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Steven Wilson - Grace For Drowning CD (album) cover


Steven Wilson


Crossover Prog

4.21 | 1653 ratings

From, the ultimate progressive rock music website

3 stars I really respect Steven Wilson, his work as a producer and sound engineer remixing classic albums like Tull's Aqualung and KC's In The Court Of The Crimson King, Red and the (I hope) upcoming Larks' Tongues In Aspic with a 'fan' and even somewhat audiophile approach is something I'm very grateful he has done, specially regarding these records' status among their lovers and the amount of criticism and hatred a perceived failure when acknowledging these works causes most of the time. But as a musician, he has always failed to convince me, no matter how much I tried to give myself time to listen to his works with Porcupine Tree, solo and the side projects.

Grace For Drowning has been much praised almost as soon as it came out, and I acquired my copy of it since that time. From then on, I have been giving many chances, yet, somehow, nothing ever strikes me as something I particularly like a lot, a part here, a song there and that's about it. Sure, everything is very well written, with a lot of care taken and even the production, a thing that has always suffered in the past and carries on suffering even more in the present, is stellar, crystal clear, perfect, however, the whole falls short and I'm left wondering if I'm really engaged in active listening.

Obviously I am, since I can remember it's passages, but during the course of this double album, the only part I really 'get' is Wilson's love for his favourite bands, and this is what spoils it for me: sometimes it sounds he is simply trying to bring Lizard or any other prog record he has a fascination for into the environment he would like to work with, emulating them all the way and forgetting to be himself, whatever his ways are. Another issue, in my view, is Steve Wilson's voice: I complain about it in the same way I complain about the voices of Camel's members, it lacks punch, it lacks dynamics, it lacks intonation, sometimes, dare I say, it sounds even too polite, almost as if he didn't want to offend anybody ear canals. The lyrics don't help as well, sometimes they are too pretensious (as much as I hate to use this word) and sometimes they sound too simplistic, it is as if the middle ground was difficult to reach, this is mostly evident on "Deform To Form A Star".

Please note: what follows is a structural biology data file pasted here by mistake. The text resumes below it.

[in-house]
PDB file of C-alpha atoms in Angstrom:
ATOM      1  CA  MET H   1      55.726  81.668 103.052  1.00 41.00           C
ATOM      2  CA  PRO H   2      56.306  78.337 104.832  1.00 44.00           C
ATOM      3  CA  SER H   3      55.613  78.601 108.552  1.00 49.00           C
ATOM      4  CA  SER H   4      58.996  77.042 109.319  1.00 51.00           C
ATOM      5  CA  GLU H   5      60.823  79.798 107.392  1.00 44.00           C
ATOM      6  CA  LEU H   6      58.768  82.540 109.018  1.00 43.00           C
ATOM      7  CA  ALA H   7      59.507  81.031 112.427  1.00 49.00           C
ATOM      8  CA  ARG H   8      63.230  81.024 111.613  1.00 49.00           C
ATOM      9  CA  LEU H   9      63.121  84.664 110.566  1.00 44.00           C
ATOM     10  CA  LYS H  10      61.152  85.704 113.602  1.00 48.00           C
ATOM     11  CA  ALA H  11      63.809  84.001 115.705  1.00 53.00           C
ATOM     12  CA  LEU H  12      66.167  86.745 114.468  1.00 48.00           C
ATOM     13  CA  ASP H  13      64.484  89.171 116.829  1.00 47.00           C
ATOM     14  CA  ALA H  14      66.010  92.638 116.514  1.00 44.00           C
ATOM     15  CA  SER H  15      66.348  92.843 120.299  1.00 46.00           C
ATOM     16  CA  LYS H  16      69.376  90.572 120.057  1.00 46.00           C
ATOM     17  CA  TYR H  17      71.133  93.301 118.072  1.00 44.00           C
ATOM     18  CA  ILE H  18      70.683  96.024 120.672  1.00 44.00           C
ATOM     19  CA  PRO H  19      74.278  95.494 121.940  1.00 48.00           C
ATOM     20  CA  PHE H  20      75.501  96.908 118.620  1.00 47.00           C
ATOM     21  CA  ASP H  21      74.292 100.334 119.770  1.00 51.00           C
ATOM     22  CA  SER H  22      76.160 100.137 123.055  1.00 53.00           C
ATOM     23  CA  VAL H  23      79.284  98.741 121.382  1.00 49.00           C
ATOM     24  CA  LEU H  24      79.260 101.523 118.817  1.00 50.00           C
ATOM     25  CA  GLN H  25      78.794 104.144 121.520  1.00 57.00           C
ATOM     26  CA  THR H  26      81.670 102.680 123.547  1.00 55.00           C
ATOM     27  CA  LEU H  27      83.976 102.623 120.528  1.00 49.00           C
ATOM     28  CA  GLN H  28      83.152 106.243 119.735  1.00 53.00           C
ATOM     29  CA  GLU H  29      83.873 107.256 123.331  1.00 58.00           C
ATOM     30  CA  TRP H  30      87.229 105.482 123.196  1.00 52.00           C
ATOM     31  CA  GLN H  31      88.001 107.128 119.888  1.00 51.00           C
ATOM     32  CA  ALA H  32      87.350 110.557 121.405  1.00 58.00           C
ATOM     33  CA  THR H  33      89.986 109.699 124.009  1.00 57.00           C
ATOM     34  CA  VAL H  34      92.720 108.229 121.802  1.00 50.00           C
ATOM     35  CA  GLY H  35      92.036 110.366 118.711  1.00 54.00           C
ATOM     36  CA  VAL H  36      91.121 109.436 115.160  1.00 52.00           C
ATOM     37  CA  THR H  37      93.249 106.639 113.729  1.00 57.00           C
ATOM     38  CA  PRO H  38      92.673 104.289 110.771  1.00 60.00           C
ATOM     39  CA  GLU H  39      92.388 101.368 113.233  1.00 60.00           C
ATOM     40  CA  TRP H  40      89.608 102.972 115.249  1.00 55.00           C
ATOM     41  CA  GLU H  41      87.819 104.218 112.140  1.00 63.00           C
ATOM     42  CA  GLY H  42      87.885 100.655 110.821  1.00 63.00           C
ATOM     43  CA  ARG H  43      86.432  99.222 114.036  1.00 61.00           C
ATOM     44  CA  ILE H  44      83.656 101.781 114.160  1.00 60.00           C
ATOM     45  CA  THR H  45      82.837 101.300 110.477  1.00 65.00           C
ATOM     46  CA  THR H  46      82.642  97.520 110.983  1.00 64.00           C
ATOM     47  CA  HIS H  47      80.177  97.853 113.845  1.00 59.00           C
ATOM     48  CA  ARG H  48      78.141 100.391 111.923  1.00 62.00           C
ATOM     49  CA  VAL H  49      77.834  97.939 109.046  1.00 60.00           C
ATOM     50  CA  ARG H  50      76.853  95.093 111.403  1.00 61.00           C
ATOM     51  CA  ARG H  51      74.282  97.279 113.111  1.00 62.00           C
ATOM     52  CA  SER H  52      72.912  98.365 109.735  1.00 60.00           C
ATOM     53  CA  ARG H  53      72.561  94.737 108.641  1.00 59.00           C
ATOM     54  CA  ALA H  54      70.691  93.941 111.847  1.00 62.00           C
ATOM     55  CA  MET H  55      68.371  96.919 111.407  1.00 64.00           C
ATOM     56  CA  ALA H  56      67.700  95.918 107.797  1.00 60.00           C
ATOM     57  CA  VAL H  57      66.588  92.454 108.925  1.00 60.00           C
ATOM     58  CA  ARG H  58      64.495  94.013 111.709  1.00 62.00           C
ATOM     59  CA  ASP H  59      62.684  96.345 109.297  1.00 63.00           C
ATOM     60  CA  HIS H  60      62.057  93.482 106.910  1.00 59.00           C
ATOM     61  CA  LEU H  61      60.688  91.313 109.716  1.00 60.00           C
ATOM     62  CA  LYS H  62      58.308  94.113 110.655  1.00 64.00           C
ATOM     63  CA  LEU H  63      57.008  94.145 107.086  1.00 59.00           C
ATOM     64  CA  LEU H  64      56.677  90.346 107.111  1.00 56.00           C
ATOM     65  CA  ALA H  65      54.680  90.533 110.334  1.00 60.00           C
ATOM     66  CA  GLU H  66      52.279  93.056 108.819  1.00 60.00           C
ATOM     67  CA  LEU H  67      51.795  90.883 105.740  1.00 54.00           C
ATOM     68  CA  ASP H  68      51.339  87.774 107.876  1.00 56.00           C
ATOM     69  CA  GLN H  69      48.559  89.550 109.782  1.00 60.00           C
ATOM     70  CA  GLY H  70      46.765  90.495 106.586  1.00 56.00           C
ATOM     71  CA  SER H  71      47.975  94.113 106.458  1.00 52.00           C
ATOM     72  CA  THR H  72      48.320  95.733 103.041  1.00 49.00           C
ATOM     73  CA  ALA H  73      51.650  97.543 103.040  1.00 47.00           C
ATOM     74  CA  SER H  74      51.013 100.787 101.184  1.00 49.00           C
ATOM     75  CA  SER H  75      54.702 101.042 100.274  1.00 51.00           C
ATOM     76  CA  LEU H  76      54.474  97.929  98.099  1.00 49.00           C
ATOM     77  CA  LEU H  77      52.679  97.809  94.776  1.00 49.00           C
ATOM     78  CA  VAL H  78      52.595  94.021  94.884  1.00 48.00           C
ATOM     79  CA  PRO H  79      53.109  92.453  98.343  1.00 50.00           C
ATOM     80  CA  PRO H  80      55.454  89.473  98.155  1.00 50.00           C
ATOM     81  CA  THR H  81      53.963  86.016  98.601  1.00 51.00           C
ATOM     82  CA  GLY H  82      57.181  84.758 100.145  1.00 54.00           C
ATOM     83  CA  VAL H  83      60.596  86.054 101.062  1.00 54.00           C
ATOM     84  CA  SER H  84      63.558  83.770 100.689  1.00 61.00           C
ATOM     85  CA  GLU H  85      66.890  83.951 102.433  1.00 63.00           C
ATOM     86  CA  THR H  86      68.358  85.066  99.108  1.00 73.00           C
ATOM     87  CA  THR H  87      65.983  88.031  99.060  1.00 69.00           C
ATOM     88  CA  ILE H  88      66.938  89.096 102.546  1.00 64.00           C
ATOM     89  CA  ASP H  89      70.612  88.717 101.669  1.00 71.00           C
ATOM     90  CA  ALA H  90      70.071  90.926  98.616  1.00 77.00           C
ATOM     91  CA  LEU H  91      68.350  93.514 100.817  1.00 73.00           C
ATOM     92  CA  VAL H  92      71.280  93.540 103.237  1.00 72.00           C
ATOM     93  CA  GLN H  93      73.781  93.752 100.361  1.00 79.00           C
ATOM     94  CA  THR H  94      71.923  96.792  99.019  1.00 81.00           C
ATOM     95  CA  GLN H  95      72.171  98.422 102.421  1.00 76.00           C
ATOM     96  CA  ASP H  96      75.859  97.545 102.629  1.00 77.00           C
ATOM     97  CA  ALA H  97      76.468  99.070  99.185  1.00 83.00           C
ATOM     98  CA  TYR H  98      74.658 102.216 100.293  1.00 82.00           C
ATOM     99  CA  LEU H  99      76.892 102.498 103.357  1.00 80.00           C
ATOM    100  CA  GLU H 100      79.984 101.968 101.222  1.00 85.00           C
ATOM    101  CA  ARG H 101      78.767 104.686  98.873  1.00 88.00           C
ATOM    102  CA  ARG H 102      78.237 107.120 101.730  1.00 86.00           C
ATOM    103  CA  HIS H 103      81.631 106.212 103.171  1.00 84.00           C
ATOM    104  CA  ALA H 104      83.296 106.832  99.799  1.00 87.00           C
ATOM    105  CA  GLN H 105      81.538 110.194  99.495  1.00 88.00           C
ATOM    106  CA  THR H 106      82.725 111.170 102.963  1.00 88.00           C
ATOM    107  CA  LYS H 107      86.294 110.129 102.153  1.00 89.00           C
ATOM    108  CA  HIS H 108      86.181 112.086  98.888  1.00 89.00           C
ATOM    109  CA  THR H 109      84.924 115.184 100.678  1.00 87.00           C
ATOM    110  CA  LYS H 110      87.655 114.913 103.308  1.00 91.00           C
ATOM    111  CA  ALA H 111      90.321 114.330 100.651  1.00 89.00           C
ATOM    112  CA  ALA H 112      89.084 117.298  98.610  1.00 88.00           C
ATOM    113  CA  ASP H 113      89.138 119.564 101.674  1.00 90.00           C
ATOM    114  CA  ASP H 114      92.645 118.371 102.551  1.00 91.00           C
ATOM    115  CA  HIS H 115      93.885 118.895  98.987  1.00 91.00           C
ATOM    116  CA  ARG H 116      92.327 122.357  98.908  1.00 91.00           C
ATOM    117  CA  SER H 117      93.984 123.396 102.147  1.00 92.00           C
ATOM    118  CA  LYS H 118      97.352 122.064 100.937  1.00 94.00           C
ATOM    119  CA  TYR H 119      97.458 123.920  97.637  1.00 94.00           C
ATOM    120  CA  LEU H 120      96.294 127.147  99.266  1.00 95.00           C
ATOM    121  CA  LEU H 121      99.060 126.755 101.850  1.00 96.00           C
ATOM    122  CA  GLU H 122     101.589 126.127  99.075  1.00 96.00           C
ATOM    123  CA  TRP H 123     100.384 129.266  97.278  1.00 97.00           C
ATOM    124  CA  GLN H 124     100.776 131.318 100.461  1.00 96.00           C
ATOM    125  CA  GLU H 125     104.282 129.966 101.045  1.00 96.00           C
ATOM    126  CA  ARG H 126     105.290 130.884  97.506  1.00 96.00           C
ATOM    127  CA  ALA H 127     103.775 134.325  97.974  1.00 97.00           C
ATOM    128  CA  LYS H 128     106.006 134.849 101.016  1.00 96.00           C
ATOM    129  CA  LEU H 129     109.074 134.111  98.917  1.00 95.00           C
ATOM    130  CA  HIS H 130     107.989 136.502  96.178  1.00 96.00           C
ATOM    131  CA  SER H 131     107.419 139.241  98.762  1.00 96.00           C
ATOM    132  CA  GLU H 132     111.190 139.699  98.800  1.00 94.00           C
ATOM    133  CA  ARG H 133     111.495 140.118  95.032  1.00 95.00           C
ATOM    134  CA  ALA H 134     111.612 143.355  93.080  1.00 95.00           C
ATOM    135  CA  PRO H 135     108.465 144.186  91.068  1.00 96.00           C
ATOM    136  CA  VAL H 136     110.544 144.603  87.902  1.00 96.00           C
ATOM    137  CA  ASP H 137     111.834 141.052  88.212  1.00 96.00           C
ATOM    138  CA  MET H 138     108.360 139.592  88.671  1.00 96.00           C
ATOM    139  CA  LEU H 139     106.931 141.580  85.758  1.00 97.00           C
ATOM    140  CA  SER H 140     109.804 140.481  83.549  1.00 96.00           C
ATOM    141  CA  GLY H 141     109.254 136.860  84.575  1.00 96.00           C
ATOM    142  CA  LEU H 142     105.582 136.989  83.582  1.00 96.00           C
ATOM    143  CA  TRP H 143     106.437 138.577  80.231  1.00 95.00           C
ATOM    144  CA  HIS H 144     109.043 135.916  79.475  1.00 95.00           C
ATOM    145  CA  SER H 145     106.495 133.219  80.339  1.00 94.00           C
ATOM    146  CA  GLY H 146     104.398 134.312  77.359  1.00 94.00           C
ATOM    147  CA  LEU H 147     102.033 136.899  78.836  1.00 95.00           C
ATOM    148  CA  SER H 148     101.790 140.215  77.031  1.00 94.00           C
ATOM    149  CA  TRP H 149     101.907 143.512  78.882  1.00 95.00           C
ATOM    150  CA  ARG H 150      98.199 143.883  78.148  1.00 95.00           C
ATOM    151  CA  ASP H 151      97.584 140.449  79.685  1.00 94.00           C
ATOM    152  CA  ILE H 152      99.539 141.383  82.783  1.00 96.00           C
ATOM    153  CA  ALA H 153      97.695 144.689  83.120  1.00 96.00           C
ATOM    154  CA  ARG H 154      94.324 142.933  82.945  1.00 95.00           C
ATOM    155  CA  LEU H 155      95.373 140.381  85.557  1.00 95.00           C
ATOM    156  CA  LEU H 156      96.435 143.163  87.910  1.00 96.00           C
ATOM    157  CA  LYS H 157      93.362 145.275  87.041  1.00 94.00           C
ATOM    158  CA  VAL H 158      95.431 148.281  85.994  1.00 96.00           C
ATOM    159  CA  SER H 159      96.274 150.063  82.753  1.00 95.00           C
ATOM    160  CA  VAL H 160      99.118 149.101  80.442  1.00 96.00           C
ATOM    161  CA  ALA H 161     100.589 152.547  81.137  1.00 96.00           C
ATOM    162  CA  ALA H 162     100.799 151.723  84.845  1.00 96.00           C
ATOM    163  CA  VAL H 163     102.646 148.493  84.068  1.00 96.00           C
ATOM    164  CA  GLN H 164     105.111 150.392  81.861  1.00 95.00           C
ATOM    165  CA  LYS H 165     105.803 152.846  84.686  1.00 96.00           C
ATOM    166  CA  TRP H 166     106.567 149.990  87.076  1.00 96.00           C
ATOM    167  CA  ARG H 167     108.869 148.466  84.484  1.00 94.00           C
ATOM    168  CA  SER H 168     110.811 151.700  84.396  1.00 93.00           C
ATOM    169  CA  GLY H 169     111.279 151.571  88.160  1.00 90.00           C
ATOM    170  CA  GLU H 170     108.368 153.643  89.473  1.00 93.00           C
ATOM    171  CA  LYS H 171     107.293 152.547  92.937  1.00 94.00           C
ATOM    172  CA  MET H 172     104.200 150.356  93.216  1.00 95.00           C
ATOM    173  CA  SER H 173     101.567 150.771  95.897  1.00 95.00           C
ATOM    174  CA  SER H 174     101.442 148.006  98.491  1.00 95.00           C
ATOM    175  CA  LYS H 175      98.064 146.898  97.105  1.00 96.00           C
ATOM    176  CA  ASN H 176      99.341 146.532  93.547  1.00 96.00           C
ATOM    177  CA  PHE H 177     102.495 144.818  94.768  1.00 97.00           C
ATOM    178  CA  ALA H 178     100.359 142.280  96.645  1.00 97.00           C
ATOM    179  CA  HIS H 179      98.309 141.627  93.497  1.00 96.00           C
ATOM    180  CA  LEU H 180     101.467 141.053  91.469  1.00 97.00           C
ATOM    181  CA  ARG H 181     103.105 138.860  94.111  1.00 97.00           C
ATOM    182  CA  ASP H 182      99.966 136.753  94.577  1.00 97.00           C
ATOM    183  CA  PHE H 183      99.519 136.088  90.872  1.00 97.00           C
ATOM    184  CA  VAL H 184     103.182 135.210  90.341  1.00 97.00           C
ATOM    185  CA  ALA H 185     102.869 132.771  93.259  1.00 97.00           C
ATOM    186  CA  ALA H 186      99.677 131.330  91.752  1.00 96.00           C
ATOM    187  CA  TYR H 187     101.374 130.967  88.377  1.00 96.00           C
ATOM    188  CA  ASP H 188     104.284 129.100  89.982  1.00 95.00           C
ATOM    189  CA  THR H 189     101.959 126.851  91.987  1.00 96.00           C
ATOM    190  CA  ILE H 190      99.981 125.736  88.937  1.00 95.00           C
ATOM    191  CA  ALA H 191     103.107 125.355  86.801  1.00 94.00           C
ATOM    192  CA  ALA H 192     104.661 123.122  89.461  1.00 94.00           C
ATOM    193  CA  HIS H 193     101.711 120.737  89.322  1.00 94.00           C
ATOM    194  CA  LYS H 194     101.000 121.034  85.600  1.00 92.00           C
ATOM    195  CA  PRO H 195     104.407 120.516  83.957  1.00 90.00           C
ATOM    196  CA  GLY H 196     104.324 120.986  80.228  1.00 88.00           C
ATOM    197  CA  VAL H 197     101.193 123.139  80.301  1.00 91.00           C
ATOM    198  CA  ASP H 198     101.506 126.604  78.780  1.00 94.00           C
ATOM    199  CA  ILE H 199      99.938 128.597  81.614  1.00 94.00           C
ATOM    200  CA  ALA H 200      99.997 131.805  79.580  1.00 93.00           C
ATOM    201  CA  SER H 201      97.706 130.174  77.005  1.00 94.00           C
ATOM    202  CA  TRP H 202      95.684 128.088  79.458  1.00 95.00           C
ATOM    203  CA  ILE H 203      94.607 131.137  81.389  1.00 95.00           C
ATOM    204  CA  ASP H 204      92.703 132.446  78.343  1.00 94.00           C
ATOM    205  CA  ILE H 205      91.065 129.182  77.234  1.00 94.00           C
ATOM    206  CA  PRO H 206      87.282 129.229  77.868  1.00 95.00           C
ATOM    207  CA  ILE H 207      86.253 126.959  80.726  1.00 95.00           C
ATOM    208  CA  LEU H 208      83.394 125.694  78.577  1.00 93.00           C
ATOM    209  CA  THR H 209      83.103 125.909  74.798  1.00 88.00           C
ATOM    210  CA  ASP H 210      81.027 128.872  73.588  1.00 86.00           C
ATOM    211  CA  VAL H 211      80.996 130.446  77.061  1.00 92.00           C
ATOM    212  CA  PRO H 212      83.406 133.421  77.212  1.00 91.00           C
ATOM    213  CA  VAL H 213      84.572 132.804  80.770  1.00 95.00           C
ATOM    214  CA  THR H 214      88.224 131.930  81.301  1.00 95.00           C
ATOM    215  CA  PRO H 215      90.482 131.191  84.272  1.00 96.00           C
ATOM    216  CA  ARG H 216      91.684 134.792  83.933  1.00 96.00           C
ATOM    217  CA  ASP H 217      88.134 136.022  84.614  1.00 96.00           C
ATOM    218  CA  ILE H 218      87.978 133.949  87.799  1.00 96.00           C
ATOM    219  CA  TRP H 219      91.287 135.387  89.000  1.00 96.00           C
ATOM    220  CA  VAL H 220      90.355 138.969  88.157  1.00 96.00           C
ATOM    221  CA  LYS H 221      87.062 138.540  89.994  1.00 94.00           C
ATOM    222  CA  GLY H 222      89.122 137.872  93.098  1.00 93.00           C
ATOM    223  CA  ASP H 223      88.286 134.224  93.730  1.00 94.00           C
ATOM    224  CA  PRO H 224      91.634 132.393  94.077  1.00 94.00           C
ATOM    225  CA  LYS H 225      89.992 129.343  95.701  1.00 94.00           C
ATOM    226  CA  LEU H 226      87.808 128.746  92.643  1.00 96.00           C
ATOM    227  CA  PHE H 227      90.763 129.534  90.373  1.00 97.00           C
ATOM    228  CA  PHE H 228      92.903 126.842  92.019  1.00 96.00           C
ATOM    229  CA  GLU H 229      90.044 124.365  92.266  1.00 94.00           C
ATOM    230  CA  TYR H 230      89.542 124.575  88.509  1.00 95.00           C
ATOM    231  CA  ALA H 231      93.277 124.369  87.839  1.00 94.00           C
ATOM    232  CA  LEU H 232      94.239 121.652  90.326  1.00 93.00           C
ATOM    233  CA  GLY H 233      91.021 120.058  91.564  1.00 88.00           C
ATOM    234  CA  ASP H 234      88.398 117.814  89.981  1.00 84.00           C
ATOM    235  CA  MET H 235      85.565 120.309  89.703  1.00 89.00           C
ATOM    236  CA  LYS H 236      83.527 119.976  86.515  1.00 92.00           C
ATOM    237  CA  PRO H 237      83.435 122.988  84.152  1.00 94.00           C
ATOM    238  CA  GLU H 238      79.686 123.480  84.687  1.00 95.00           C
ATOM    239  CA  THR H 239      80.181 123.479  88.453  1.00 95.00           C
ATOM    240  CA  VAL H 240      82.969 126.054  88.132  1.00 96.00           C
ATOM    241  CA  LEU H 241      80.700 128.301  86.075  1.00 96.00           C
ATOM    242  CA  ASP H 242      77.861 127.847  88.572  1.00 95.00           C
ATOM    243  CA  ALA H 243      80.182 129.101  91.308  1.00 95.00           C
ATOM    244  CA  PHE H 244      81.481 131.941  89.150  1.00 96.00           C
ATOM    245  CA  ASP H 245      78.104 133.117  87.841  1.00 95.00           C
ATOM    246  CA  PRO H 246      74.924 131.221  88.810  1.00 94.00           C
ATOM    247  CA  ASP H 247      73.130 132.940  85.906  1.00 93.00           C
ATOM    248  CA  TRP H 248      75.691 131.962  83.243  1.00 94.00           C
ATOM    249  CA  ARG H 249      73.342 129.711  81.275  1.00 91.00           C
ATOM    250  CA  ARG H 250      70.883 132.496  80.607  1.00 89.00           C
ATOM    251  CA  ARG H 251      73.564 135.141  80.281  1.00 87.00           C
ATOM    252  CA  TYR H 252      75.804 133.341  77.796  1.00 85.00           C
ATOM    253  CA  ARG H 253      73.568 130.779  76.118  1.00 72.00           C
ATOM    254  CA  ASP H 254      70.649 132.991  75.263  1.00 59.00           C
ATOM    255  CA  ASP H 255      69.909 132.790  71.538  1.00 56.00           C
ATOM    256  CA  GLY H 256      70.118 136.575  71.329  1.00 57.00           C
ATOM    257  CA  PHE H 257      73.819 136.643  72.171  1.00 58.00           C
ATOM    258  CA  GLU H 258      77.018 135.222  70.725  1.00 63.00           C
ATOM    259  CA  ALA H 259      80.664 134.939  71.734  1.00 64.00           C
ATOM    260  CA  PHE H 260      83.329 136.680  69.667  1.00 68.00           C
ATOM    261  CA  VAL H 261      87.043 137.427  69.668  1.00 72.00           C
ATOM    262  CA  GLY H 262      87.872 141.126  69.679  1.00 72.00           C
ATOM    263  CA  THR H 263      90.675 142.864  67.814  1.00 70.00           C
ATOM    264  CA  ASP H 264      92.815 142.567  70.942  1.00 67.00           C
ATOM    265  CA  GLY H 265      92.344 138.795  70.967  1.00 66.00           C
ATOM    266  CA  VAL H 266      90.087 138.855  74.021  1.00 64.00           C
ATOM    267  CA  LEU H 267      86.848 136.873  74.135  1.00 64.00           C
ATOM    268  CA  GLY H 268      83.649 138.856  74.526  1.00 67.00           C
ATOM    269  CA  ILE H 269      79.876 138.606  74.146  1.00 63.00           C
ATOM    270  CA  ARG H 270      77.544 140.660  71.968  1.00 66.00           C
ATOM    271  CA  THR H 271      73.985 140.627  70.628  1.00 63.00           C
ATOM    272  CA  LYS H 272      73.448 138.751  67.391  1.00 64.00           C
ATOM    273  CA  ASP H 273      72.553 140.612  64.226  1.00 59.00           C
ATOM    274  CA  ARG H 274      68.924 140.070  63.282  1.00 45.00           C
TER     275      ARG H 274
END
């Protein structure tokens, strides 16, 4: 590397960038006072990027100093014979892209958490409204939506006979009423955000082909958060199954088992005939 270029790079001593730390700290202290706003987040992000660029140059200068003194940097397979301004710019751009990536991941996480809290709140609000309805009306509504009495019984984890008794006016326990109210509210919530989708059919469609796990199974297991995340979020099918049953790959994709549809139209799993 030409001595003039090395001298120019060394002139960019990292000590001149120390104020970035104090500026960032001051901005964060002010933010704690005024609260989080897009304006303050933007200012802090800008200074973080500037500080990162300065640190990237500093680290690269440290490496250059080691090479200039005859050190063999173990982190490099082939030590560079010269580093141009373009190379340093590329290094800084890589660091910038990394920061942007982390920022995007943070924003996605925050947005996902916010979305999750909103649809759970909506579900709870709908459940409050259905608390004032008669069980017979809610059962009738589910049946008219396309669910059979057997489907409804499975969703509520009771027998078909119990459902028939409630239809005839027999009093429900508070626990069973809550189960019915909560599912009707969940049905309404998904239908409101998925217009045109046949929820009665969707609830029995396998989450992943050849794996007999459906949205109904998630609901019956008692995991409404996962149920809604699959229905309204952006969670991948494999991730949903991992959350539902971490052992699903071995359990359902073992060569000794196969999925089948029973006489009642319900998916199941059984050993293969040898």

I'm very much into "Dark Prog", not surprisingly the only passages (not songs, mind you) from Grace For Drowning I really like are to be found within this context, most specially on "The Sectarian", but even then, sometimes it seems to run for too long or ending with no real climax.

Grace For Drowning is a good record, but it didn't deserve the hype it received. Maybe it's because it has so many talented special guests, maybe it's because Wilson is a well-known prog lover and maybe it's because he's really talented, all of the previous is true, yet, Grace For Drowning is not, for me, a masterpiece.

JackFloyd | 3/5 |


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